10:48 GMT +323 September 2019
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    Google Defends Contractors Eavesdropping on People Talking to Virtual Assistant

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    Google outsources the review of recorded interactions with its virtual assistant to partners, who try to make out different languages and accents to help the assistant better deal with speech commands. This means that everything recorded in the background (including intimate or professional conversations), could be available to Google’s employees.

    Google has confirmed that it lets its contractors listen to recordings of customers’ conversations with its voice-operated digital assistant, addressing privacy concerns raised by a recent media report.

    Product manager David Monsees said in a corporate blog that the company employs language experts who analyse how people interact with Google Assistant to better understand languages, accents and dialects, and help improve speech recognition.

    These contractors review nearly 0.2 per cent of “audio snippets”, as Monsees put it. He went on to reassure that these recordings “are not associated with user accounts as part of the review process” and that Google’s partners are told not to transcribe noises and words in the background, and only work with commands that are directed to the assistant.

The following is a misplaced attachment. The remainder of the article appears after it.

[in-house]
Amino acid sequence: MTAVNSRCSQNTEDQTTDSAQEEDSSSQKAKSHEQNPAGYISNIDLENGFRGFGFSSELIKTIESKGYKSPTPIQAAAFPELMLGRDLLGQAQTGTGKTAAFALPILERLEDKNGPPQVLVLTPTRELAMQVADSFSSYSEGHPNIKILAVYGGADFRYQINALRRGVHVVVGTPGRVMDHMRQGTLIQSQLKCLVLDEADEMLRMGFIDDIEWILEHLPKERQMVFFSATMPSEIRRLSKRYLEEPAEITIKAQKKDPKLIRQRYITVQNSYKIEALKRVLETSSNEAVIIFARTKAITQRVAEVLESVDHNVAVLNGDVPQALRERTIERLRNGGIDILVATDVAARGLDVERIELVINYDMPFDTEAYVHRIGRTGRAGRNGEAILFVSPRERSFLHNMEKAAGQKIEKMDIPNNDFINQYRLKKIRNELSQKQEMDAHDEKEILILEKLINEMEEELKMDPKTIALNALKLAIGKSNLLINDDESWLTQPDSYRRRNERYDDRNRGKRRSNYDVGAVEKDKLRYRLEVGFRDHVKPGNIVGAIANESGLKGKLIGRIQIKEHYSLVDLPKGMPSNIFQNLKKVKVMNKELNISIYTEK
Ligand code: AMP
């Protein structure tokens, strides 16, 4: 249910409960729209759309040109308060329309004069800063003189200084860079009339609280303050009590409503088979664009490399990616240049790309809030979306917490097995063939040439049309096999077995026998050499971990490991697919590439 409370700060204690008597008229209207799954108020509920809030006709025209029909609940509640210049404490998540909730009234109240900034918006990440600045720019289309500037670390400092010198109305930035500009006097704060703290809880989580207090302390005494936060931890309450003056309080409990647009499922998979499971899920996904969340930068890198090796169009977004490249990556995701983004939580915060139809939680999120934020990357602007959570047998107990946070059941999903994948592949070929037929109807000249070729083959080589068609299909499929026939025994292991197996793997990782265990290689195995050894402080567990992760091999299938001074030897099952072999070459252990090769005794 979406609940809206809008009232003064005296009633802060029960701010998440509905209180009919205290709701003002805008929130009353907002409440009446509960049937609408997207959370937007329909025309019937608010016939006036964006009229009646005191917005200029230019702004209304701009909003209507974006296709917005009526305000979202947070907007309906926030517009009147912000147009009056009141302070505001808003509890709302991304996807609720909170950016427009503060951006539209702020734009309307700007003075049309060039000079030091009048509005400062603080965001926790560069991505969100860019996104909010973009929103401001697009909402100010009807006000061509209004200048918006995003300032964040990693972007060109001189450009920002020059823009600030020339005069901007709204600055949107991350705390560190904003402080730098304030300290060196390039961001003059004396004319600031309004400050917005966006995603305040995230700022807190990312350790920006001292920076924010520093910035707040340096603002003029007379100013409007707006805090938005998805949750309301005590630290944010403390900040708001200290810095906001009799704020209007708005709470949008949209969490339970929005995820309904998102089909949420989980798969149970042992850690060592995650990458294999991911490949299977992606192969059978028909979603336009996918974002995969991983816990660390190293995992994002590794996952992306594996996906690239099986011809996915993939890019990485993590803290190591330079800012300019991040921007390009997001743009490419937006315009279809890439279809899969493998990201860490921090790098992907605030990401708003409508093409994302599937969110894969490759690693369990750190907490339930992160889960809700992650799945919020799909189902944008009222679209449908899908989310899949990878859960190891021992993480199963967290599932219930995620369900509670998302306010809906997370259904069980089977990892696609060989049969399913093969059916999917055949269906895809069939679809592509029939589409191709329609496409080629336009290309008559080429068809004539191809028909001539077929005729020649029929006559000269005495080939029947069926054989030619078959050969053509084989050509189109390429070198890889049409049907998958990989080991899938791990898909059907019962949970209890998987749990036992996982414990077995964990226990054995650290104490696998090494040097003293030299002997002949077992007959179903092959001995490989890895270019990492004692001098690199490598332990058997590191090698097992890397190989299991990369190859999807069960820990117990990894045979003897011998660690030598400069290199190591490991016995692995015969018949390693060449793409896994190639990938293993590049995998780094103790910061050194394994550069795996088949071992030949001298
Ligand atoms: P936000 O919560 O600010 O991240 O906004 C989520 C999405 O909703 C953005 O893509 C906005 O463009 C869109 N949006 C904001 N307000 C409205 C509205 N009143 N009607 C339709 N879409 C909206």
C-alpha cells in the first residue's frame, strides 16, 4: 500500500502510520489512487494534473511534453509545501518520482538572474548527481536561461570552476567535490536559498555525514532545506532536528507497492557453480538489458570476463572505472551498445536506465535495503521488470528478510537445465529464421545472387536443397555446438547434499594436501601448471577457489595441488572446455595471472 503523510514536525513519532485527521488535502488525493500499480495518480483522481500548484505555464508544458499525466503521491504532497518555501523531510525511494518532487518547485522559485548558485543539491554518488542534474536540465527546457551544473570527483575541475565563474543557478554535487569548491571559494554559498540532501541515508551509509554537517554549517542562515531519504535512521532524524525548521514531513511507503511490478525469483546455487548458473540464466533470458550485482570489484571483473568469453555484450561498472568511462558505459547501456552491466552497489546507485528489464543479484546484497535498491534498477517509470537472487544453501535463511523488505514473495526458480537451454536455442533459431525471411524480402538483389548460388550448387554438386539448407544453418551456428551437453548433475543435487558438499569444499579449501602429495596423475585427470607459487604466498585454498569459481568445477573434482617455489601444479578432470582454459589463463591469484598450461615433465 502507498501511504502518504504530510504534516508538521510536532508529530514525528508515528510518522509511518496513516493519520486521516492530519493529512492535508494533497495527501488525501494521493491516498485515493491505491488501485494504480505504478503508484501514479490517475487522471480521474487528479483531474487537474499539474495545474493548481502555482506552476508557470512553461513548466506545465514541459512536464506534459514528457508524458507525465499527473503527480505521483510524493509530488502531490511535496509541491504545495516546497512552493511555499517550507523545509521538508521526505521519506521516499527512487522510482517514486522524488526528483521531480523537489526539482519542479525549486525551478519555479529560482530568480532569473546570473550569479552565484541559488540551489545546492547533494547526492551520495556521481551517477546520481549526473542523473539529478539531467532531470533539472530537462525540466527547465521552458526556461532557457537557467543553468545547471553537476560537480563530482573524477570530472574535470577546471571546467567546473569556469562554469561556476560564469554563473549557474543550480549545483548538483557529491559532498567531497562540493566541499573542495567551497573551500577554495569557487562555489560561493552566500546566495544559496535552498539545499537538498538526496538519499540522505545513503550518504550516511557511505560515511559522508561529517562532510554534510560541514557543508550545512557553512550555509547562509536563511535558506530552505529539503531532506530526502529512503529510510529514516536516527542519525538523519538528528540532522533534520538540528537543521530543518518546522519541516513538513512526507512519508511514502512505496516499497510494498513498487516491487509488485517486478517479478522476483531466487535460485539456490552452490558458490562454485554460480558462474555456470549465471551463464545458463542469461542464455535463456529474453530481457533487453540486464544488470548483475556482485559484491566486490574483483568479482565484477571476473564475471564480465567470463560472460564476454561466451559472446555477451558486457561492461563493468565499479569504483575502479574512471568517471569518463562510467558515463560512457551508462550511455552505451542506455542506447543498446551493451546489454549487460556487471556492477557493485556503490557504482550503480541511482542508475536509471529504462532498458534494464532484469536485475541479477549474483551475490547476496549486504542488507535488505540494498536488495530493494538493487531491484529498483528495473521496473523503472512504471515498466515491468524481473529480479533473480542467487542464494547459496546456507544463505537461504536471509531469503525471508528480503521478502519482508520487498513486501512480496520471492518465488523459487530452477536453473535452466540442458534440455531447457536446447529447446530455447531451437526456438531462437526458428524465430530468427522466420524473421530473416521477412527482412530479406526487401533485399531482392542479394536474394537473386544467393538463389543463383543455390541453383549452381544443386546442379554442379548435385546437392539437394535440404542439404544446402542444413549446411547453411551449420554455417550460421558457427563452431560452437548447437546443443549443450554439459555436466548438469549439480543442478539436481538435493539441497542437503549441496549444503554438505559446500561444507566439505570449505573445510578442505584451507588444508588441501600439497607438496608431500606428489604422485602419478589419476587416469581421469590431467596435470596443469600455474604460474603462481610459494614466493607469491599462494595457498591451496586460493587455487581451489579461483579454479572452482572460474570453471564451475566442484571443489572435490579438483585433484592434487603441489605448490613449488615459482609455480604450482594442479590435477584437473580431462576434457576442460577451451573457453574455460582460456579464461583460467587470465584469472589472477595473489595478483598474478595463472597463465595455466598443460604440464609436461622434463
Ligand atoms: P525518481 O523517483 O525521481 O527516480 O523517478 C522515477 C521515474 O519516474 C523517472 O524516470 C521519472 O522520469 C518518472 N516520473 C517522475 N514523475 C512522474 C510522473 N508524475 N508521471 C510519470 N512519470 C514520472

He admitted, however, that devices with a built-in Goggle Assistant may interpret noise in the background as a hot word that triggers the assistant, like “Ok, Google”.

    The statement came on the heels of a report by Belgian broadcaster VRT News suggesting that Google employees the world over listen to users’ commands to Google Assistant via smart speakers and a mobile app.

    VRT said it had obtained over 1,000 excerpts of users’ conversations with the assistant, which contained addresses and other “sensitive information”. The broadcaster said the recordings were provided by a whistle-blower working for a Google subcontractor.

    According to the report, the excerpts are indeed disconnected from the information about the user they were obtained from, with the user name being replaced with an anonymous serial number. However, it is claimed that it still doesn’t take much effort to discover the speaker’s identity.

    David Monsees wrote that the confidential data about internal operations had been leaked by a language reviewer gone rogue. “Our Security and Privacy Response teams have been activated on this issue, are investigating, and we will take action. We are conducting a full review of our safeguards in this space to prevent misconduct like this from happening again,” he said.

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